A federal court jury awarded more than $8.8 million Thursday to a former White House official who contended that his liver was destroyed by the widely used pain-relieverTylenol.
Anthony Benedi, 39, of Springfield, Va., a former special assistant to President George Bush, said he was in good health until February, 1993, when he began taking Tylenol Extra Strength to treat the flu.
Jeff Leebar, a spokesman for Johnson & Johnson, parent company of Tylenol manufacturer McNeil Consumer Products Co., said the award would be appealed.
After taking the recommended doses for several days, Benedi said, he slipped into a coma and was hospitalized. Doctors found that his liver had failed and he received a liver transplant Feb. 12, 1993.
During the trial, testimony showed that Benedi regularly drank wine with his dinner. Specialists testified that regular alcohol consumption can cause the liver to become overly sensitive and prone to damage from usually harmless doses of Tylenol.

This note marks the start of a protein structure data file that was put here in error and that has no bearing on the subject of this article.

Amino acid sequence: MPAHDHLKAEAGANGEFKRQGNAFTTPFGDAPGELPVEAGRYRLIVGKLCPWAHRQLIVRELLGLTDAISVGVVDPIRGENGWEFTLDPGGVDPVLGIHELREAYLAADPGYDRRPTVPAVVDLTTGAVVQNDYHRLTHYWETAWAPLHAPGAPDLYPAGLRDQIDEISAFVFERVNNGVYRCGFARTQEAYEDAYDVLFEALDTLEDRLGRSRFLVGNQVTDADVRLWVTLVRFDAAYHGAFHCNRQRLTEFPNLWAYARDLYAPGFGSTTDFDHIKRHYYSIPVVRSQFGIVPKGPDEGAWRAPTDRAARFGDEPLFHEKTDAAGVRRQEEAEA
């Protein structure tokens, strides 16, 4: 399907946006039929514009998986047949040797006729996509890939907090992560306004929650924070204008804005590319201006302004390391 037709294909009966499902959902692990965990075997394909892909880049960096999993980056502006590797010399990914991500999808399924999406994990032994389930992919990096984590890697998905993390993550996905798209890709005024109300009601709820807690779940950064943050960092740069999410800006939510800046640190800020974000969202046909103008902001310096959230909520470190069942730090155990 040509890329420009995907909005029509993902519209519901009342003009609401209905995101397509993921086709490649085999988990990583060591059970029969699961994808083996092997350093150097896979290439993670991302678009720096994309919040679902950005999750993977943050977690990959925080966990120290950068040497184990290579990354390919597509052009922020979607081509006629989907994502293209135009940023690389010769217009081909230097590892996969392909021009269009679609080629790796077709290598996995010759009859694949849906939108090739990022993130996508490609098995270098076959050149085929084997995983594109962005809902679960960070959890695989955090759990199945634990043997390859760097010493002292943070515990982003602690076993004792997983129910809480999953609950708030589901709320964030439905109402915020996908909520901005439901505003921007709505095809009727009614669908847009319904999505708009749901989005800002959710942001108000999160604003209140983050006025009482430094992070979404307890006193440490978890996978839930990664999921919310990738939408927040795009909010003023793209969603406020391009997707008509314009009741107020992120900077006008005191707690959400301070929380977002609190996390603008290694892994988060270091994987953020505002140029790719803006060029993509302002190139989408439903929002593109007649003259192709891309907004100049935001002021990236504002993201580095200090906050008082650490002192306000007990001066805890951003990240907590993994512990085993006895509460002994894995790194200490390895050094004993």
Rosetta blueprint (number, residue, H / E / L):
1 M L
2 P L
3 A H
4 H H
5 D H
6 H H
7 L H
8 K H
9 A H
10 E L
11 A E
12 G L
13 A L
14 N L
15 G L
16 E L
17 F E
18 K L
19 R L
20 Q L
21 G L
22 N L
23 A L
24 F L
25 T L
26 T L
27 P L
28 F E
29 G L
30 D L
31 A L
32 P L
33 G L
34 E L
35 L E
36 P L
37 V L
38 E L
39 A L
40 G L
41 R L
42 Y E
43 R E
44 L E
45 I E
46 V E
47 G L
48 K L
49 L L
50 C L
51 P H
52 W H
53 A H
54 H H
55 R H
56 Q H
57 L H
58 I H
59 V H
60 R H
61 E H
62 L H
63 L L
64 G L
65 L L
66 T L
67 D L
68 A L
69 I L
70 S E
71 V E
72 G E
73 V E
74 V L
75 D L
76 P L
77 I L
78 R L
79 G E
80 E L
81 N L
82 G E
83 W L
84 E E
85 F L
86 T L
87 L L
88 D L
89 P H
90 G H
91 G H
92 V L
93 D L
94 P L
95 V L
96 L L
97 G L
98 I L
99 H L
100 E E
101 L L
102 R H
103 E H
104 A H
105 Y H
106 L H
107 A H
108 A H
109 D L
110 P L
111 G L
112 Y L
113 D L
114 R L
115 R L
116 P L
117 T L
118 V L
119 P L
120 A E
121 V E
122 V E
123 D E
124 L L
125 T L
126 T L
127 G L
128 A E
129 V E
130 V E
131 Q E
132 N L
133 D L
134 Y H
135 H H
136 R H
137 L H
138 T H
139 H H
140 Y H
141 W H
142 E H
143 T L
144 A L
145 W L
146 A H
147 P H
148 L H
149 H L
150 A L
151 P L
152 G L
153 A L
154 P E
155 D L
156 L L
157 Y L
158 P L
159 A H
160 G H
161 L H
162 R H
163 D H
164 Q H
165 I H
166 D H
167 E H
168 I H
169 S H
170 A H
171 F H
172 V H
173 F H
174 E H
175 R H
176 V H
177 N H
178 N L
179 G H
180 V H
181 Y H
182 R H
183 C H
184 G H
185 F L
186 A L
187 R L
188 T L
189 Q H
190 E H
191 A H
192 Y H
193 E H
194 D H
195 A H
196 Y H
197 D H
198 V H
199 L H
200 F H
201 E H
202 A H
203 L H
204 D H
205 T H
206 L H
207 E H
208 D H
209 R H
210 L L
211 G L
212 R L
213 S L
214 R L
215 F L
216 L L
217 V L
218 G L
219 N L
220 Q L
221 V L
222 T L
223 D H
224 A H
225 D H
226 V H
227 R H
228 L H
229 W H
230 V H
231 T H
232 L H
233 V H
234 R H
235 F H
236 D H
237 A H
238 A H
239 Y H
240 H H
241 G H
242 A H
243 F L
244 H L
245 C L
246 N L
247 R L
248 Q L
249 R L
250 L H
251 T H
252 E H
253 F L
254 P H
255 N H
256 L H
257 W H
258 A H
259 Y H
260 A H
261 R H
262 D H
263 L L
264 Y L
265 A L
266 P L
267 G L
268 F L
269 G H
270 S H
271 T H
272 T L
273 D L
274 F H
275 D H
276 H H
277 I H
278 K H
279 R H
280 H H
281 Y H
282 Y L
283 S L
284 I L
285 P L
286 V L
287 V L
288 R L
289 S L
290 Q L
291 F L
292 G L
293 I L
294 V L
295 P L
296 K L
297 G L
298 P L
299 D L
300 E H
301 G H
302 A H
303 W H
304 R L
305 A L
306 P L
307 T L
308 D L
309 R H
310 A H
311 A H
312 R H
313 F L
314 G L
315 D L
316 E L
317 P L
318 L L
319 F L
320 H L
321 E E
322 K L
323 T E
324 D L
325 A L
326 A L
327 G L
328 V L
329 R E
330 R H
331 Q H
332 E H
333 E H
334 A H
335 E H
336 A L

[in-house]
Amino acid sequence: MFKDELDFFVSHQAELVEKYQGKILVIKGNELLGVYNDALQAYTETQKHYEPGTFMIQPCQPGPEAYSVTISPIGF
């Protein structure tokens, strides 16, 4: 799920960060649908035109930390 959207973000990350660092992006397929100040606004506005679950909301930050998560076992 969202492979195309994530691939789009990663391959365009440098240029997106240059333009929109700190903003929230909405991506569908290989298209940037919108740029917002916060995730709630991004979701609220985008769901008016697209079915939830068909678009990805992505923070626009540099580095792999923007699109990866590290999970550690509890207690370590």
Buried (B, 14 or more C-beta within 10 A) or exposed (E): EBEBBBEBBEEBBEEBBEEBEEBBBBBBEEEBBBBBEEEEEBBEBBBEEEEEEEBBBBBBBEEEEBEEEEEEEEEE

Benedi’s experts testified that McNeil had known for years that alcohol drinkers could suffer unusual liver damage from ordinary doses of Tylenol but had failed to warn the public.
A Food and Drug Administration panel recommended last year that an alcohol warning be included on Tylenol and several other types of over-the-counter pain relievers. Some Tylenol products carry the warning, but not the “Extra Strength Tylenol” that Benedi used.
Leebar said: “We believe the injuries sustained were caused by a pre-existing virus infection and not by Tylenol. Tylenol has established an excellent safety record from 30 years of patient use.”
Another spokesman, Bob Kniffin, said all cases in which alcohol and Tylenol have been implicated in liver damage have involved alcoholics or an overdose of Tylenol or a combination of both. He said Johnson & Johnson is preparing labels for all Tylenol products that will warn patients consuming three drinks daily to consult a physician.